For UT head football coach Mack Brown, the day was about learning again that freedom is very, very important and something not to be taken for granted. Brown understood why his mother cried when they played The National Anthem. In the new patriotism that has followed, he found an appreciation of the millions of people who do their job every day for very little pay so that his children and grandchildren will be able to experience that freedom.
"They are the heroes," he said. "Those who keep our lives safe so we can play the game are the heroes." For Longhorns men's golf coach John Fields, it was a reminder of togetherness even in the world of an individual sport.
"The TV was on in my office and I saw how it genuinely affected all of our kids," Fields said. "They came by and watched. It seemed like everybody just wanted to be with somebody and what I have also seen is that it is a message that regardless of what happens in life, you have to go on. That was a huge blow and it never passes, but you have to keep moving. It was a tragedy in all of our lives, yet a year later, we realize that the world doesn't stop."
UT head baseball coach Augie Garrido saw it as a lesson about the importance of living every day to the fullest.
"It taught us not to take things so seriously and to appreciate the opportunities that we have because a lot of people were separated forever from their opportunities on that day," Garrido said. "It was also about a whole nation stepping forward and putting their arms around each other and realizing that there were more important things than their differences."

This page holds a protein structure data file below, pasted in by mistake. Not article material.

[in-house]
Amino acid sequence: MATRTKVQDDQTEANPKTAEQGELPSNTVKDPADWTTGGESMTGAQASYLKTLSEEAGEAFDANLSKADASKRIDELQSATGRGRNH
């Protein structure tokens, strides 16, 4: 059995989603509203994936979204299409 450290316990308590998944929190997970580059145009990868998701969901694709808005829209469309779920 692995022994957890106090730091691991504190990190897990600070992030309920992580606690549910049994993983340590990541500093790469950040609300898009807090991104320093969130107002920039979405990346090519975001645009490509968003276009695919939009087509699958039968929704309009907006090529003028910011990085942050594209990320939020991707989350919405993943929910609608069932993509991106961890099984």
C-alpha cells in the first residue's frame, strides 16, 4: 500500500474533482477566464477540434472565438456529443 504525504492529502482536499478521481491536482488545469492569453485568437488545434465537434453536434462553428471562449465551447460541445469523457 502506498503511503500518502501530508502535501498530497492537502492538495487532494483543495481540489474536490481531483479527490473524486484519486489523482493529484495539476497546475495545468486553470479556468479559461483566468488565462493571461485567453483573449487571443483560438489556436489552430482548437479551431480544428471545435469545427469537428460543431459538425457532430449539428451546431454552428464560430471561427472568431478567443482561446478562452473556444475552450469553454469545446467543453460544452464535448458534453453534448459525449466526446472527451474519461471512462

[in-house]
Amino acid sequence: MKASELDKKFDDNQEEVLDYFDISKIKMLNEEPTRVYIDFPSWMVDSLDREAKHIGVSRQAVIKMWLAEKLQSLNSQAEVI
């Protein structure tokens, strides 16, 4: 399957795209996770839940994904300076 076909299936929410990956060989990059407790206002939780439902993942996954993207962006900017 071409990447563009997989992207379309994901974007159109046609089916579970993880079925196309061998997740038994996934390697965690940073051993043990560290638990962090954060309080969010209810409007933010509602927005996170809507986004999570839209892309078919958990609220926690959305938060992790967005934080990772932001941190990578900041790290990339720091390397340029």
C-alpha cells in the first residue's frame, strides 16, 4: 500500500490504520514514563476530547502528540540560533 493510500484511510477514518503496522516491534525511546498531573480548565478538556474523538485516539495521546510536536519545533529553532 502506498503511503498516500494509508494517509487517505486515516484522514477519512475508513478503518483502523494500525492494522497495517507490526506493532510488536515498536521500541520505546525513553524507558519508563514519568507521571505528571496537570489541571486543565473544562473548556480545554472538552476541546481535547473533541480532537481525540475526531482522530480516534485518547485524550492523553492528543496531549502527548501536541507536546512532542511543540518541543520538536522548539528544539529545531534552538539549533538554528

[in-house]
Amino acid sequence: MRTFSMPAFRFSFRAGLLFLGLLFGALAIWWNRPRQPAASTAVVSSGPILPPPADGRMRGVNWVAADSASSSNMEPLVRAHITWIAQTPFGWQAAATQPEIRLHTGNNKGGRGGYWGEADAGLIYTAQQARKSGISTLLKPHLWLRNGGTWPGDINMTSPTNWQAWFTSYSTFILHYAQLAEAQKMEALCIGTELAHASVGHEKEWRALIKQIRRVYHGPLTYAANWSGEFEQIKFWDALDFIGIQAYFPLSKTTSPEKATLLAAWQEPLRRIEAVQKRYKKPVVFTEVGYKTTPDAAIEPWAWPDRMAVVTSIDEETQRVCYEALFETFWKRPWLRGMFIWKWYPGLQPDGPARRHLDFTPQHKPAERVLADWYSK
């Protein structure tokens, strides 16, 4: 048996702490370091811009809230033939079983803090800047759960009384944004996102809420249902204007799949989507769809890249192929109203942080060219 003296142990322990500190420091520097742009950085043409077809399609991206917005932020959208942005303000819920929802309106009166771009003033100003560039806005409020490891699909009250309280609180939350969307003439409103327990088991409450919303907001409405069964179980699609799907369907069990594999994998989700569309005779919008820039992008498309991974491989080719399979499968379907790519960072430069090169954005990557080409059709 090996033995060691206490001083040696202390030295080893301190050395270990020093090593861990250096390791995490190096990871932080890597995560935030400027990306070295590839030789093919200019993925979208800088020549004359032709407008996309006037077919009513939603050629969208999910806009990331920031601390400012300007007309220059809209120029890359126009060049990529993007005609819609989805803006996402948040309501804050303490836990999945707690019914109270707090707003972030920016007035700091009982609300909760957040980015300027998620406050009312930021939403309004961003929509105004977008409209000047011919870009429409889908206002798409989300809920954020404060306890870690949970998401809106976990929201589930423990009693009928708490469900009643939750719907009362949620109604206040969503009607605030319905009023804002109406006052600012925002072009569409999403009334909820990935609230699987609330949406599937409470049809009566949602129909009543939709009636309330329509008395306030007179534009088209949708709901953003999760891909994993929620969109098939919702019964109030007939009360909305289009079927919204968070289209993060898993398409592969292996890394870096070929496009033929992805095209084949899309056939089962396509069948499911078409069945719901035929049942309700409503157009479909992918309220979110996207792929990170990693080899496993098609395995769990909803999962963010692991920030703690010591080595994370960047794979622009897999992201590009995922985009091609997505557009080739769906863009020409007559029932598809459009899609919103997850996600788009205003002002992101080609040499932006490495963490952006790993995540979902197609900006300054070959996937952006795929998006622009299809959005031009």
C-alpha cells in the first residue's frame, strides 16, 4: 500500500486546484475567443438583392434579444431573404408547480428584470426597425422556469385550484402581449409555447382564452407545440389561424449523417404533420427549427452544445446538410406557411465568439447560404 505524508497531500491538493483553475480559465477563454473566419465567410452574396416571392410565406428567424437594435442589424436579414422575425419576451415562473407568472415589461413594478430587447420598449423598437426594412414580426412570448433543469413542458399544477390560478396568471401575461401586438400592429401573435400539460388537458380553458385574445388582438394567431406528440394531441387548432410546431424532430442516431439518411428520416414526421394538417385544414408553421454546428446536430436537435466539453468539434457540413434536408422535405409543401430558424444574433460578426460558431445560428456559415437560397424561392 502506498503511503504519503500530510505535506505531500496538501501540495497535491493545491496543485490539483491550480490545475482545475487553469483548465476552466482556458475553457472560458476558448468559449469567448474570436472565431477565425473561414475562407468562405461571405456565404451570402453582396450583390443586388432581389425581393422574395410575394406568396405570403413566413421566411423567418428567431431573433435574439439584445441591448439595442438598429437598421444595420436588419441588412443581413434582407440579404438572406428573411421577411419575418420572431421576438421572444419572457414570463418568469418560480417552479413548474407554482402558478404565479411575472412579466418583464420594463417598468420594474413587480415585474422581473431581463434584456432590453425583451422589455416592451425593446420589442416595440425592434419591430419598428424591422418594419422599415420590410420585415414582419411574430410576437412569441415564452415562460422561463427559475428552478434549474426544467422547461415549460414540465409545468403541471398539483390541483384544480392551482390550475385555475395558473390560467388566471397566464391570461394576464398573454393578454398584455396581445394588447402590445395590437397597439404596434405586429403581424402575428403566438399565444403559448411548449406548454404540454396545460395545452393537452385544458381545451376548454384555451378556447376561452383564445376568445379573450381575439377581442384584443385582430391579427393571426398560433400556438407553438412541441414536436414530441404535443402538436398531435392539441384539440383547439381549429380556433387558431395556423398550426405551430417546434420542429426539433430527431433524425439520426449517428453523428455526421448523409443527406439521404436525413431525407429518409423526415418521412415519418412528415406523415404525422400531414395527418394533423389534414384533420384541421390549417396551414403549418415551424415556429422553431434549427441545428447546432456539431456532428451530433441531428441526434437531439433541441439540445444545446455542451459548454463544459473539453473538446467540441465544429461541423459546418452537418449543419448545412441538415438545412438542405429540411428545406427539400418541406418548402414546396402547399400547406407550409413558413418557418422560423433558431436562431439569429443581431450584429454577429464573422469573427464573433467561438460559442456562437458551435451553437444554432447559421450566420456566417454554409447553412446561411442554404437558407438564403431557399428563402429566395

In the moments of the day and the memory of the year, what we now understand is that a generation of young people who never knew war have been introduced to it in a very real and cruel way. What we now know about crisis is that the only way to make it through it is with faith, family and friends because those were our rallying points that day. Some network announcers have returned to their cynicism and our politicians have gone back to sniping at each other. We yell at the guy in the car next to us and don't wave our flag quite as much as we did then, but the power of resolve is strong and we have turned to placing real value in words like trust, team and love. We have affirmed our need — our right — to fight for what we believe.